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The DioField Chronicle Review

The Chronicles of Naaa… I’m good, thanks

Oh, Square Enix, what a rollercoaster year. They pumped up fans’ enthusiasm with promising new IPs, from the terrific Triangle Strategy to the messy misfire that is the soon to be buried Babylon’s Fall, and now In the middle of this spectrum, we find an aggressively okay middle with The DioField Chronicles

The island of DioField is home to rare magical crystals called jade. A nearby warring continent seeks to tip their enduring stalemate, with the empire sending forces to DioField in order to gain said crystals and weaponise them for their own military advantage. 

None of this will mean much to you, the player, as you are tasked with controlling a mercenary band called the Blue Foxes, who have little investment in the conflict and would rather play the role of roaming cops. In between occasional bouts against the encroaching empire, you will lead a band of four units into small-scale strategic skirmishes against monsters, ambitious aristocrats, and citizens seeking democracy. Emphasis on that last point. In service to the highest bidder, you’ll spend just as much time stamping out democratic revolutions than actually servicing the grand conflict that brews upon your shores.

That’s one fake-ass name, bro

I am hesitant to name any of the Blue Foxes here, as they all have terribly butchered attempts at anglicised, middle-English names that were clearly thought up by some over-imaginative Japanese folks. Aside from encountering a Lorraine and a Catherine in the latter half of the game, you will be bored by the lengthy ramblings of characters such as Waltaquin, Hezeliah, Zoruaq, and their accompanying entourage of forgettable and stupidly-named figures. 

The thrust of this game is split into two halves: socialising and organising the squad in the team hall, and engaging in battle scenarios from the war table. The former here is by far the deadweight of the game, wanting to resemble the school intermissions of Fire Emblem Three Houses, but lacking in any purposeful interactions. Talking to characters initiates a text dump that will randomly either be fully voiced or just overlaid with obnoxious sound bytes that often don’t match the context of what is being said. Remember that infamous Tidus laugh from Final Fantasy X? I swear most characters do this during these conversations when the text is explaining a village that has been devoured by roaming demi-humans. Ultimately, these conversations are poorly written and often end in an abrupt manner with a question, as though the dialogue is incomplete. Then there will be a notice that a side mission has opened up or the player has been given a generous sum of guld (sic) for the mere interaction.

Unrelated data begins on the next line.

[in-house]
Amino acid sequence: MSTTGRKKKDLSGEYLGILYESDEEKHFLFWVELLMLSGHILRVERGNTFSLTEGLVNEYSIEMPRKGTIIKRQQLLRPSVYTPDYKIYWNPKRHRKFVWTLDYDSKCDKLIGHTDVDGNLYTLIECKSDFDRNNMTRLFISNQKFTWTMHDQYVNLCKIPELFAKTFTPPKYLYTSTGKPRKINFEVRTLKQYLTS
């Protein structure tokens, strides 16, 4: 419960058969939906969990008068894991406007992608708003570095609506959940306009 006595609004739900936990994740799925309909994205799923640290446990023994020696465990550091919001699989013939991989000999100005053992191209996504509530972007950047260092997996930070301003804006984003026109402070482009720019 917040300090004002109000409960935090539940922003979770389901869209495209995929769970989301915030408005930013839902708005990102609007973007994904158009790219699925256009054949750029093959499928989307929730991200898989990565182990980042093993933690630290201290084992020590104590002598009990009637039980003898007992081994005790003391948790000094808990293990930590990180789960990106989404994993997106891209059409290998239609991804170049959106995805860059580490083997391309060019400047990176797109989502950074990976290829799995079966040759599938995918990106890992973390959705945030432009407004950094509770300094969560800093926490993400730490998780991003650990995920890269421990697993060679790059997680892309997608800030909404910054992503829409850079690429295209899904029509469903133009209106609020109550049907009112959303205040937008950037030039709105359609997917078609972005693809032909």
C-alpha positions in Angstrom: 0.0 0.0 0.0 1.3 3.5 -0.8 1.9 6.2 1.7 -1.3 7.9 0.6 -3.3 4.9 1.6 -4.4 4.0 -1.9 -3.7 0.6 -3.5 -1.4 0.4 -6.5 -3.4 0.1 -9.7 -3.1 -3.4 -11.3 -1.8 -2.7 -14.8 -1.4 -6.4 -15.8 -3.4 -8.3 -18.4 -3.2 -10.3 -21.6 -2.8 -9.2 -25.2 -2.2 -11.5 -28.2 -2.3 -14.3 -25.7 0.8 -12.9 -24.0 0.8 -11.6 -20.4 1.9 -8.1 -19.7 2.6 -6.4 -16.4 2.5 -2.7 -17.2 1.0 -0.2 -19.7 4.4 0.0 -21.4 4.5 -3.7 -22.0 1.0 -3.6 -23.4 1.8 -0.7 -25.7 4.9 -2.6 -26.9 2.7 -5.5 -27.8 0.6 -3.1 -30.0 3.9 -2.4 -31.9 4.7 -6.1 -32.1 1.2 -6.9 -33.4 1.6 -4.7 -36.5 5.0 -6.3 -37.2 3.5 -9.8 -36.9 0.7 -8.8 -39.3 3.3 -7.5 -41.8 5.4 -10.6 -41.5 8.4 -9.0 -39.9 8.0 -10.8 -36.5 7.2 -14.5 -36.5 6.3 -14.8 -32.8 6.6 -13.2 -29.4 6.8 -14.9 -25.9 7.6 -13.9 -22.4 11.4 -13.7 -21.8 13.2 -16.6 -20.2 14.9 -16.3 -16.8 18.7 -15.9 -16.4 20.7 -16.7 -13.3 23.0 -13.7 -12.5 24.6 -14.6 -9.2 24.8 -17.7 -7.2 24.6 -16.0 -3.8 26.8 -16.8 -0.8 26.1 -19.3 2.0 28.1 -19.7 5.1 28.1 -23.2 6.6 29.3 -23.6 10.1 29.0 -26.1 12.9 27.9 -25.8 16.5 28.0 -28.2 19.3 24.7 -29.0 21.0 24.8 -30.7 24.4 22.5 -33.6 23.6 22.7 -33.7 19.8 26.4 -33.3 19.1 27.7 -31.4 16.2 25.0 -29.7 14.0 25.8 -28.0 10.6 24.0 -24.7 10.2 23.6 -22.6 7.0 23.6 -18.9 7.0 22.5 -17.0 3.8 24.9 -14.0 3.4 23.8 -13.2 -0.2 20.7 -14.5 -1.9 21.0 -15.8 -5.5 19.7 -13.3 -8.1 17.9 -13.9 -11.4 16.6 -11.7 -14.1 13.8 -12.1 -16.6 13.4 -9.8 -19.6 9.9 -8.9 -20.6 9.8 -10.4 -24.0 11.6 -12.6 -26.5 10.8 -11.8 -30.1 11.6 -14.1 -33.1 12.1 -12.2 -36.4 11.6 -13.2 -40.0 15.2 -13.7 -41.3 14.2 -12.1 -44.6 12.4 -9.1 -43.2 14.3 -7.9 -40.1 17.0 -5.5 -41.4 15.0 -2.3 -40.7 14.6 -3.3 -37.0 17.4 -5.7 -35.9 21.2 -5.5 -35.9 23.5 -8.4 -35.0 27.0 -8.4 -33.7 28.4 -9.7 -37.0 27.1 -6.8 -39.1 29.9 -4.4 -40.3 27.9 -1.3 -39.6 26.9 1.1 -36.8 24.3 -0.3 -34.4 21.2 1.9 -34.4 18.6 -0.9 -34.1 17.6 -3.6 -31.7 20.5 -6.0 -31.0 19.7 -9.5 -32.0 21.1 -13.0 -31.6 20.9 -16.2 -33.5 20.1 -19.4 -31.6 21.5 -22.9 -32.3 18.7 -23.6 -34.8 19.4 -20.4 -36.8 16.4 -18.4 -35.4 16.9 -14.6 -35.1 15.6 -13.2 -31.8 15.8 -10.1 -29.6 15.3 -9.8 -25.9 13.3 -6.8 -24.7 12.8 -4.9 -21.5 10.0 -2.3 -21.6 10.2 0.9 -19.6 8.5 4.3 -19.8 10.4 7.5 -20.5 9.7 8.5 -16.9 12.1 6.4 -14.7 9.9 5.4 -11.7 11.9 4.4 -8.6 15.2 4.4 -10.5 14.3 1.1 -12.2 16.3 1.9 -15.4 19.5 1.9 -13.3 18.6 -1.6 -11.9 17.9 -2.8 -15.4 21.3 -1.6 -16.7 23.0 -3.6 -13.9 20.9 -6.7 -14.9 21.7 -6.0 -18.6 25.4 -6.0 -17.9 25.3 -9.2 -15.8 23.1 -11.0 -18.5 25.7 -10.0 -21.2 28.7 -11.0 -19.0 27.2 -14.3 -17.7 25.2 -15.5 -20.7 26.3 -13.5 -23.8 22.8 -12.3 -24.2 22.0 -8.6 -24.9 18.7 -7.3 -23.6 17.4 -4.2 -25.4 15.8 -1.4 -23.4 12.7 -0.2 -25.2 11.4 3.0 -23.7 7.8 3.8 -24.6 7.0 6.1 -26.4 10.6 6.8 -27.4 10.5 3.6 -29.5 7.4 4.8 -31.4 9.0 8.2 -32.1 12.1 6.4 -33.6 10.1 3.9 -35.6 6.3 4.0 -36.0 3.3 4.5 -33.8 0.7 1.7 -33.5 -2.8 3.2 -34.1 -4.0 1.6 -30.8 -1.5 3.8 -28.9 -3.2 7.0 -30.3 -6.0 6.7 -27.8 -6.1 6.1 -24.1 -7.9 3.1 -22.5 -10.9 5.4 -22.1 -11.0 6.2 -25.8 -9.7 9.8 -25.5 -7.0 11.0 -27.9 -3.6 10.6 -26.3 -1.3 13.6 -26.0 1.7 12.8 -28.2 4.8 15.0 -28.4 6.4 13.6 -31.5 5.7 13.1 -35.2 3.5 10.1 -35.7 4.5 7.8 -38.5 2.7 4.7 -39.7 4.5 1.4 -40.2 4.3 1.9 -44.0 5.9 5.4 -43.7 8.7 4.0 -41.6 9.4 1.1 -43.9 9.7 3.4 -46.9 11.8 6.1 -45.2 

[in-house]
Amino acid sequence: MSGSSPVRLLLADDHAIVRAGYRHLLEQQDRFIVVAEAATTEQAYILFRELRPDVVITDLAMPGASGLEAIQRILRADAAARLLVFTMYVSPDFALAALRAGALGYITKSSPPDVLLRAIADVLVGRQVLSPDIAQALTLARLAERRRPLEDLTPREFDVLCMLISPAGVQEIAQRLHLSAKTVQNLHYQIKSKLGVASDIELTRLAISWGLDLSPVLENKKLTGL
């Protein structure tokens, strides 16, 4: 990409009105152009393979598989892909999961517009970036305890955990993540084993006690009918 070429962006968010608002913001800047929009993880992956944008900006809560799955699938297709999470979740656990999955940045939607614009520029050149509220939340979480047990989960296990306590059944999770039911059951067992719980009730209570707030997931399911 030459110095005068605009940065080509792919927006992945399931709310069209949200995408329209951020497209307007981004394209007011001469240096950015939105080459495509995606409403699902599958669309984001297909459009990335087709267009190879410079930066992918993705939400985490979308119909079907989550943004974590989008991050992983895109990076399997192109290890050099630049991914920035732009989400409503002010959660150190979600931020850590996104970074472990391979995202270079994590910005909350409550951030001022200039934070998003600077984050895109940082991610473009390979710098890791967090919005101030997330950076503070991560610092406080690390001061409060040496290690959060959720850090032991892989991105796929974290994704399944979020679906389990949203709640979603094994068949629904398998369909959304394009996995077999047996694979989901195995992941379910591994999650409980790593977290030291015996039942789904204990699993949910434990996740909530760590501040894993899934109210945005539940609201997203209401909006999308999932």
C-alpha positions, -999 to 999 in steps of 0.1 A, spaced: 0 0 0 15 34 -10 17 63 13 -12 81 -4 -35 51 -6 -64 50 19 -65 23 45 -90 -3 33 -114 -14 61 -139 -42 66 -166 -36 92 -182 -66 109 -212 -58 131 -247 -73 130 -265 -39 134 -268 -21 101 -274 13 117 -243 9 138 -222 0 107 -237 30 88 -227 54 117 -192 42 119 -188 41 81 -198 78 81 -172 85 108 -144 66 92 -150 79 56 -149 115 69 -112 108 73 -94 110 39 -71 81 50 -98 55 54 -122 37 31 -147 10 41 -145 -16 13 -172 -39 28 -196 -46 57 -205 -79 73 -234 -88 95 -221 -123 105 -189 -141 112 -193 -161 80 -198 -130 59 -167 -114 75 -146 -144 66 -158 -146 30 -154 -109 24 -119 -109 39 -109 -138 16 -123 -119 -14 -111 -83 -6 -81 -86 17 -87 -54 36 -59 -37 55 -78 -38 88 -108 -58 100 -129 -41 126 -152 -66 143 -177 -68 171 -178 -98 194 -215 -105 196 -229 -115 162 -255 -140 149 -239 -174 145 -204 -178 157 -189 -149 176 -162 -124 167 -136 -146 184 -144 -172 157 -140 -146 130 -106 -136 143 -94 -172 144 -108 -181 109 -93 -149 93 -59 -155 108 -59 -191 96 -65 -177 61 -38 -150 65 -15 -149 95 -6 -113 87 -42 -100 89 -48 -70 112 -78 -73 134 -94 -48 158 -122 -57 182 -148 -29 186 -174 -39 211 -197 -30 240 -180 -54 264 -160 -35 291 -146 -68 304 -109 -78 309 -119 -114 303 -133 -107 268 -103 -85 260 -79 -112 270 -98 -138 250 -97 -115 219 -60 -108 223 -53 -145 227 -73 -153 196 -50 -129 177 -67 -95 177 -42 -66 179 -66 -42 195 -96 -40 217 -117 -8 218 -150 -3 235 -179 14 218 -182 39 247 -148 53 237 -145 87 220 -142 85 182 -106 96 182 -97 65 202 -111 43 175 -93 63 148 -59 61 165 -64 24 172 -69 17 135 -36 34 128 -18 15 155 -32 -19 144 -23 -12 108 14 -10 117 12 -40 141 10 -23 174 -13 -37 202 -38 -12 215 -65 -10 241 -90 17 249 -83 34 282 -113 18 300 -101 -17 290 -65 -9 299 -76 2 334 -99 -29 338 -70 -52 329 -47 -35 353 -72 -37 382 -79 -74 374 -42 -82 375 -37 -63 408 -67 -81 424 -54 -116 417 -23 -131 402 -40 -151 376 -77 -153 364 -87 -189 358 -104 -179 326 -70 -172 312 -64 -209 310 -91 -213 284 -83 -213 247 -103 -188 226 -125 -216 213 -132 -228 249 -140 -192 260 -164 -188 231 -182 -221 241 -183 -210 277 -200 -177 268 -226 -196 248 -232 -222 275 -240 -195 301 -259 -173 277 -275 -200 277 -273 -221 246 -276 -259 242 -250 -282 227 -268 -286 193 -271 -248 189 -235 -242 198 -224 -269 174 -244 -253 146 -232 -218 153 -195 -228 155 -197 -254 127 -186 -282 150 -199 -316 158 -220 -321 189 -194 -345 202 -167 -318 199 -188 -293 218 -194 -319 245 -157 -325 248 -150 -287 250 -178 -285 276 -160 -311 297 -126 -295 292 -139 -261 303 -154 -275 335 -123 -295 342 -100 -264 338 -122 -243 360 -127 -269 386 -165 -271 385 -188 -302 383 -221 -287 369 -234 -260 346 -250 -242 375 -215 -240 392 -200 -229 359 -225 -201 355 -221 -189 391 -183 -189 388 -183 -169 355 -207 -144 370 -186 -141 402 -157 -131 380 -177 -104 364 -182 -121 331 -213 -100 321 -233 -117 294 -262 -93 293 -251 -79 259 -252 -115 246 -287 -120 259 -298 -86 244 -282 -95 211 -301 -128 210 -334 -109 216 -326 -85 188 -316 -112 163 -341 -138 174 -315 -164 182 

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The halls are otherwise empty except for these occasional, droll conversation opportunities

Before heading to the war table, players can also upgrade the hall’s facilities to unlock better gear and skills. This system seems initially desirable, providing players with some light RPG elements with which to flesh out their mercenaries. Alas, skills and abilities are tied to weapons, and the weapon progression for each class is completely linear with an occasional alternative option that will be a waste of resources. The issue with tying skills to these linear weapon options is that the characters within the nine sub-classes end up having no discernible differences. Choose four that you like and stick with them. When investing in each sub-class skill, the investment will be wasted if the next weapon on a given class’s progression tree doesn’t have those skills applied to it (as is often the case). Damningly, the progression of this game tries to deceive the player with a pretty array of menus, but is ultimately on rails and disadvantages players that don’t cotton on to this fact early and instead invest in skills and abilities they cannot actually use. 

Now to the war table, the one area where this game threatens to shine. The table arrays a bunch of side missions and a single main mission which will advance the convoluted yet ambiguous plot. Side missions often take place in locations that players have already been in, and typically consist of the same three mission types that main missions feature: escort a character, defend a barrier, and eliminate all enemies. That side missions feature the same maps and enemies would normally be forgivable if there were more than four enemy types and map tile sets on rotation. If you have played the demo, you’ve seen the overwhelming majority of the content that this game recycles over its 20–30-hour runtime. Yet, these scenarios also feature the few strengths this game has. Namely, the innovative squad-based combat.